February 5 is a critical day for Romania as opponents to the government’s attempts to undercut the country’s anti-corruption drive prepare to hold their biggest protest so far. Meanwhile, government officials are due to meet during the day to decide how they will address the situation.
The mood in Bucharest this morning was ebullient but combative, after protesters made a breakthrough late on February 4 when Prime Minister Sorin Grindeanu announced that the cause of the protests – a controversial emergency ordinance partly decriminalising abuse of office – was being withdrawn.
Usually, Bucharest residents make a leisurely start to their Sunday, but at 10am this morning groups of people were already walking in the direction of Victory Square, the centre of the mass anti-corruption protests over the last two weeks. These were followed by another group, this time of joggers draped in the Romanian tricolour flag and shouting “Down with corruption” and other slogans from the recent protests.
The demonstrations started on January 19, the day after the government’s plans to adopt the ordinance, which would see numerous politicians investigated for or convicted of graft walk free, were leaked in the local media. The first protest drew only around 3,000 people, but since then numbers have soared. After the ordinance was adopted at a late night government session on January 31, mass protests have taken place daily, with numbers in Bucharest alone peaking at 180,000 on February 4.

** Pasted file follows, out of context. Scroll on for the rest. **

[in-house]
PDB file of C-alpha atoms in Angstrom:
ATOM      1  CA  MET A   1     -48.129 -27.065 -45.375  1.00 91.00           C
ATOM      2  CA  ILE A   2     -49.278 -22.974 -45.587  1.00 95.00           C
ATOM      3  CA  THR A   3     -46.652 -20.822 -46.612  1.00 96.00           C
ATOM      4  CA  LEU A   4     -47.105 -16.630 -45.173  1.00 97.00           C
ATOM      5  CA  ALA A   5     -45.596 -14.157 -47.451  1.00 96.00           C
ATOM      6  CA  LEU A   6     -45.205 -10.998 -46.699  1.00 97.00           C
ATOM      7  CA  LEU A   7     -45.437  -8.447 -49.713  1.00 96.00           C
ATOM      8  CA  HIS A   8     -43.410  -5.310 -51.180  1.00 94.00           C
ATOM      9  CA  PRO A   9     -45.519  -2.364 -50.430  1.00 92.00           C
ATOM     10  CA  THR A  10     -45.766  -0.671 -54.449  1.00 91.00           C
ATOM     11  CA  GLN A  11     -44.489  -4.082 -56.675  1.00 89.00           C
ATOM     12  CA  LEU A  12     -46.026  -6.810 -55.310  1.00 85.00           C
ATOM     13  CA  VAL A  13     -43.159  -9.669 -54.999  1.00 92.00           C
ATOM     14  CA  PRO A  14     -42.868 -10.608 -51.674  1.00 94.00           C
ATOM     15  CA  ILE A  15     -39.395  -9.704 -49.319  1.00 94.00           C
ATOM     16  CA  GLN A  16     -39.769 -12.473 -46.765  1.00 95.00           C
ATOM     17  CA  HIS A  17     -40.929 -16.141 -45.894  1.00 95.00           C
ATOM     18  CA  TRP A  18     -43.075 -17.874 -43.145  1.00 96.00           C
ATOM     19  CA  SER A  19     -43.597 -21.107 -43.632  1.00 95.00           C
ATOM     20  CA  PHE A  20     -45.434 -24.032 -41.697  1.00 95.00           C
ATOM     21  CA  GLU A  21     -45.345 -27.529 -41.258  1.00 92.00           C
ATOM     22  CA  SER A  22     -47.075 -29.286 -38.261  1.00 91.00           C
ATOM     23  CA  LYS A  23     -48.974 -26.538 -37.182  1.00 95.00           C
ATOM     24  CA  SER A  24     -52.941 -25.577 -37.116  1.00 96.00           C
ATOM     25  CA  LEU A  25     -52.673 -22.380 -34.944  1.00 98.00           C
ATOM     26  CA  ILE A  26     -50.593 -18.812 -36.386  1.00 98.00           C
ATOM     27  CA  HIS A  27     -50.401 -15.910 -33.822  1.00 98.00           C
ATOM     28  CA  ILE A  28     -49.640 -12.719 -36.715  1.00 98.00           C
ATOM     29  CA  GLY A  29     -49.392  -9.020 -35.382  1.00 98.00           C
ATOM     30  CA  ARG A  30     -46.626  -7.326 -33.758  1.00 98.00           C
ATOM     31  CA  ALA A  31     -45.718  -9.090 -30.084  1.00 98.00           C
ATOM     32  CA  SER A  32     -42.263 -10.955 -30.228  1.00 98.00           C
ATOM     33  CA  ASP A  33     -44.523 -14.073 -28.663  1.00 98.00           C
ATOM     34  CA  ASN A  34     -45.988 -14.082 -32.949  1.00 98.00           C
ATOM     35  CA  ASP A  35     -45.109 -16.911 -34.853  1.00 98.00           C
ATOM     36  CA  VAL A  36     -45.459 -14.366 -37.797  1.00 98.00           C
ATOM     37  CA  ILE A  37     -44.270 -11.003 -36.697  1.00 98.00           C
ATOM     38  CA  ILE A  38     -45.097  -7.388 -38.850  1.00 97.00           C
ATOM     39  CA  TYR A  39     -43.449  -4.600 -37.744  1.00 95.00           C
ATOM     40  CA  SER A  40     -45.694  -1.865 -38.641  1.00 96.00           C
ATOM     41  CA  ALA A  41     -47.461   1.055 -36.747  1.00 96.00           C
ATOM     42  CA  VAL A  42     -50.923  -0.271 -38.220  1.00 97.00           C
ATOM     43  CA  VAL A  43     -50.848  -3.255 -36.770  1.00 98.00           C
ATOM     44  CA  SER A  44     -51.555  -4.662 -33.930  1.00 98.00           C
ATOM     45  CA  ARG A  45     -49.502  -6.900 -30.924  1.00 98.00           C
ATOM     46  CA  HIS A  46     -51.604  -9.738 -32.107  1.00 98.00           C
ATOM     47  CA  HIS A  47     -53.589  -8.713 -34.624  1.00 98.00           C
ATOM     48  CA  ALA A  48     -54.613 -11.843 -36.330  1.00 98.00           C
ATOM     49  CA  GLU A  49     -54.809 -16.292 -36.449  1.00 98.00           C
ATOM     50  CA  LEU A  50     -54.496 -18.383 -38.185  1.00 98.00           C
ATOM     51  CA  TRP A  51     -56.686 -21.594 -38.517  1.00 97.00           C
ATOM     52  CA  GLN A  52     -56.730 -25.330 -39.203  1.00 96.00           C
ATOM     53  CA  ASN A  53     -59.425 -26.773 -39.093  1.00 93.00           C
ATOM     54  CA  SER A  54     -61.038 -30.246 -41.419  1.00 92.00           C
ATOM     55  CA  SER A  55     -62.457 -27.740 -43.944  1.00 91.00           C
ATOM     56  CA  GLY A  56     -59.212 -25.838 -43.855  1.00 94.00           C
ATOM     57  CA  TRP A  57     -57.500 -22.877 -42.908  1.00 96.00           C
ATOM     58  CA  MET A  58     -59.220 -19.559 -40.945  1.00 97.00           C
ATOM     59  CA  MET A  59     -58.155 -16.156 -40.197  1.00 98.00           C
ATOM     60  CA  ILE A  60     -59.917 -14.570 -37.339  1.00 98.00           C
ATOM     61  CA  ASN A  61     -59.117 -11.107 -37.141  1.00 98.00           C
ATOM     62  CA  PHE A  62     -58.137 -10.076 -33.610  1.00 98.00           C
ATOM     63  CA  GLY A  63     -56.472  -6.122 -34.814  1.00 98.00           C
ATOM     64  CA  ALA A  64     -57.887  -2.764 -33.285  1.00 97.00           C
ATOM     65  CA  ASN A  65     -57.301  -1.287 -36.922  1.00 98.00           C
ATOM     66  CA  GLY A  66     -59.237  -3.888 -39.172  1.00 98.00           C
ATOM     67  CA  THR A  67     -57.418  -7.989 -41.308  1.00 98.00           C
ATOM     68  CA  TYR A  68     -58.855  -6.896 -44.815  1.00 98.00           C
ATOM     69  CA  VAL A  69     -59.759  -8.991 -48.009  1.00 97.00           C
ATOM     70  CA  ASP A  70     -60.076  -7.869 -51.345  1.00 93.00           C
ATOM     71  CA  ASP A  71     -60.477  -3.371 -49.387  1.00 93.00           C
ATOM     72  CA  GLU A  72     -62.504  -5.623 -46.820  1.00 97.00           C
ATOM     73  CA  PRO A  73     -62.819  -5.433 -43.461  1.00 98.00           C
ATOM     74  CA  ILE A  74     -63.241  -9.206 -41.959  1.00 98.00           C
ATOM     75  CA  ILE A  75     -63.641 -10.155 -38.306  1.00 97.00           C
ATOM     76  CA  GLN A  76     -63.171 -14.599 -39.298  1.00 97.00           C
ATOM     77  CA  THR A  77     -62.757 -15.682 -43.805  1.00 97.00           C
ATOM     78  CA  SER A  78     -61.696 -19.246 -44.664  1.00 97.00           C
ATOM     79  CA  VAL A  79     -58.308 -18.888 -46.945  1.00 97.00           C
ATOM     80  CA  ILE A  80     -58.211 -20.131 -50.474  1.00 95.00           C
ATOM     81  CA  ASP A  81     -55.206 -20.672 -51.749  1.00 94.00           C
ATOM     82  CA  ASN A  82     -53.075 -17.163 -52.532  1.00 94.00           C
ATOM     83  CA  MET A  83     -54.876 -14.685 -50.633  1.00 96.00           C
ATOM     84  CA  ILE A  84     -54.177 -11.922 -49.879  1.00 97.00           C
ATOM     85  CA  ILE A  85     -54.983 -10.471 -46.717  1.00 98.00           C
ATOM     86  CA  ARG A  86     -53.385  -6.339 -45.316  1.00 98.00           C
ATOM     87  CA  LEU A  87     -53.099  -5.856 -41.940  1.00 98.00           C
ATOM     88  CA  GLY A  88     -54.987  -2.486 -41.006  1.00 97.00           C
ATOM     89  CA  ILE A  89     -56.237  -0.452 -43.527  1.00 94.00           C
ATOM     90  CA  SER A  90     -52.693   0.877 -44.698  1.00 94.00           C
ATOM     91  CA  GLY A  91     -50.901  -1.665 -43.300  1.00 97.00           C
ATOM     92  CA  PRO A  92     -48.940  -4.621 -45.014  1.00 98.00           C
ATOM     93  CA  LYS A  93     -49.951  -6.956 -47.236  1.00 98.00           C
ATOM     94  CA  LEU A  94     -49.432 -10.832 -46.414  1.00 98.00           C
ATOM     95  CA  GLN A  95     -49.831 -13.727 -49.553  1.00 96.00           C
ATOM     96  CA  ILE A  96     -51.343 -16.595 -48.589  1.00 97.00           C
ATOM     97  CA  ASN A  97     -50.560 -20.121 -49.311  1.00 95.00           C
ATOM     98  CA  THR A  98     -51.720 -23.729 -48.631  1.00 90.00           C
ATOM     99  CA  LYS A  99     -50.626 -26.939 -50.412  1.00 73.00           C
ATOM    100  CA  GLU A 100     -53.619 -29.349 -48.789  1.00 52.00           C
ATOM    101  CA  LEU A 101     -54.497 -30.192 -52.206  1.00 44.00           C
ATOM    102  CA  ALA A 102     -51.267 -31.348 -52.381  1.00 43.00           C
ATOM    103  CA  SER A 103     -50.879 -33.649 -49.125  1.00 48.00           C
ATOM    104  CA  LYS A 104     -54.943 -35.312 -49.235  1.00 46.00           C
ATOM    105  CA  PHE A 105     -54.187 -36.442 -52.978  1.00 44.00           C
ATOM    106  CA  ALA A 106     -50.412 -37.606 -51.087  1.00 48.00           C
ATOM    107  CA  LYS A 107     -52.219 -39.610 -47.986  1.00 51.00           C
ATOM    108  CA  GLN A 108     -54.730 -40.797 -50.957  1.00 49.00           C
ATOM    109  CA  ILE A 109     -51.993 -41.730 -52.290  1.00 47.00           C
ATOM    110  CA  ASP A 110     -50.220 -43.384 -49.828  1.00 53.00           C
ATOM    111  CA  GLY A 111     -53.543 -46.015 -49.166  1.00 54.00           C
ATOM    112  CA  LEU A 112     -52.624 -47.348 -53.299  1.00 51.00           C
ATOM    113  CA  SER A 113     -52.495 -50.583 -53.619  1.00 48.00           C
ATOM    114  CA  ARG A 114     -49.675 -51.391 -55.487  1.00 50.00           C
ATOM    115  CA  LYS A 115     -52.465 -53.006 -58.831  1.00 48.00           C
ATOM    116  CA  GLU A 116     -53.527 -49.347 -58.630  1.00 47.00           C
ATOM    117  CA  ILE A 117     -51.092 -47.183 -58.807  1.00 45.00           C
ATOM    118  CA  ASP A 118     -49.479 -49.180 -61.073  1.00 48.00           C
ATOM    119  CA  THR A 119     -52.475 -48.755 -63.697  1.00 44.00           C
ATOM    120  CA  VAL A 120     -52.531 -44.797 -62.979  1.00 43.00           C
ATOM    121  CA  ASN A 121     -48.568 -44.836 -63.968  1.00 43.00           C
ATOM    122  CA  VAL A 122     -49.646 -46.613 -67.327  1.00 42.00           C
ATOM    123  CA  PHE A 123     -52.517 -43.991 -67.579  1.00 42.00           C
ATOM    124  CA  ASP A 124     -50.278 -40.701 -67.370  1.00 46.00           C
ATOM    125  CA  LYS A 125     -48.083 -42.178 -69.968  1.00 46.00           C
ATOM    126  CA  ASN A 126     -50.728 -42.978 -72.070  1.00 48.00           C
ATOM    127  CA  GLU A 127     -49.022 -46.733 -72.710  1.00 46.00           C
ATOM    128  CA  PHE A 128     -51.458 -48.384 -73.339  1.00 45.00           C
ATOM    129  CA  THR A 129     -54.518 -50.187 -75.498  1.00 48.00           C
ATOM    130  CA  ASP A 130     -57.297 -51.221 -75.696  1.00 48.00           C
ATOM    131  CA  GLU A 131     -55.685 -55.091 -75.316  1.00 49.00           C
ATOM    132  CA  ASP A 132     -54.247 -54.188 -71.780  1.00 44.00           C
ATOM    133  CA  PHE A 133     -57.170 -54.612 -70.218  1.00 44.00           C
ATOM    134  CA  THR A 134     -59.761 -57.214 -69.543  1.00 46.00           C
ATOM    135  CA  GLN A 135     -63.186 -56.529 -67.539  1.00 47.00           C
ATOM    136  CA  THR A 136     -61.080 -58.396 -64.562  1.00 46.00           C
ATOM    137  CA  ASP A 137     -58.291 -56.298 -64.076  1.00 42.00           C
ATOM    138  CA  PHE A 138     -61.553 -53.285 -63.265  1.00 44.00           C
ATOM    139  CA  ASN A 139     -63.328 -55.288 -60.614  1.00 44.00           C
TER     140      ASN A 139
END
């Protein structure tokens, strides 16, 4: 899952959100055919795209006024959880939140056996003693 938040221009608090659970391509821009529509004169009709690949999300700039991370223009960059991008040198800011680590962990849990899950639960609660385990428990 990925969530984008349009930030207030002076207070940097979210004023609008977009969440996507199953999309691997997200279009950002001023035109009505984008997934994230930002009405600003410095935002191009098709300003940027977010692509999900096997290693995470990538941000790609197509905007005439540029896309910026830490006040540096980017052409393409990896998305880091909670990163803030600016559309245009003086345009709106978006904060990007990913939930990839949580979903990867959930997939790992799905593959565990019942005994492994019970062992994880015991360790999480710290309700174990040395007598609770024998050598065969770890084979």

Grindeanu’s decision to back down was significant, but protesters say they do not trust the government, and plan to continue demonstrating until they have proof that the ordinance has been revoked. “Don’t give up”, say posts in the Facebook group where the protest is being publicised.
Secondly, they are calling for the resignation of the government, which they say has lost the trust of the population by its attempt to undermine the anti-corruption fight.
This is a more complex demand, since the PSD-led government was appointed only a month ago after the December 11 general election. Voters had a clear choice; they could opt to keep the technocratic government backed by the centre-right National Liberal Party (PNL) and the newly formed Save Romania Union (USR), which ran on an anti-corruption platform, or they could choose the PSD with its expansionary budget and generous pay rises for state employees. They opted for the PSD.
Having said that, it is unclear how much support the PSD still enjoys. While it was recently elected, and together with its coalition partner the Alliance of Liberals and Democrats (ALDE) has a majority in both houses of parliament, there was no mention in its pre-election manifesto of plans to scale back the anti-corruption fight. Despite rumours of a planned counter-demonstration, its supporters have not so far taken to the streets, possibly because the leaders know their numbers would be dwarfed by the opposition protesters.
Not only that, but the EU, important partner countries like Germany the US, and even the highly influential Romanian Orthodox church have expressed their disapproval for the government’s actions.
Clearly, the government saw the writing on the wall before Grindeanu made his announcement that the ordinance would be revoked. “I have heard the voice of the street… I do not want to divide Romania,” he said, in what seemed to be an acknowledgement of the seriousness of the situation and its potential to lead to deeper unrest.
His government is meeting on February 5 to discuss the situation, after which presumably more concrete information about their plans concerning the ordinance will be announced.
But such is the level of public anger against the government, they will most probably have to offer something more if they are to stem the tide of protest. At the very least, resignations or sackings can be expected. And as ministers prepare to meet, rumours are already circling in the local press that the head of the Justice Ministry, Florin Iordache, will be the first to fall.
Read more of bne IntelliNews reports from the ground on Romania’s protests below: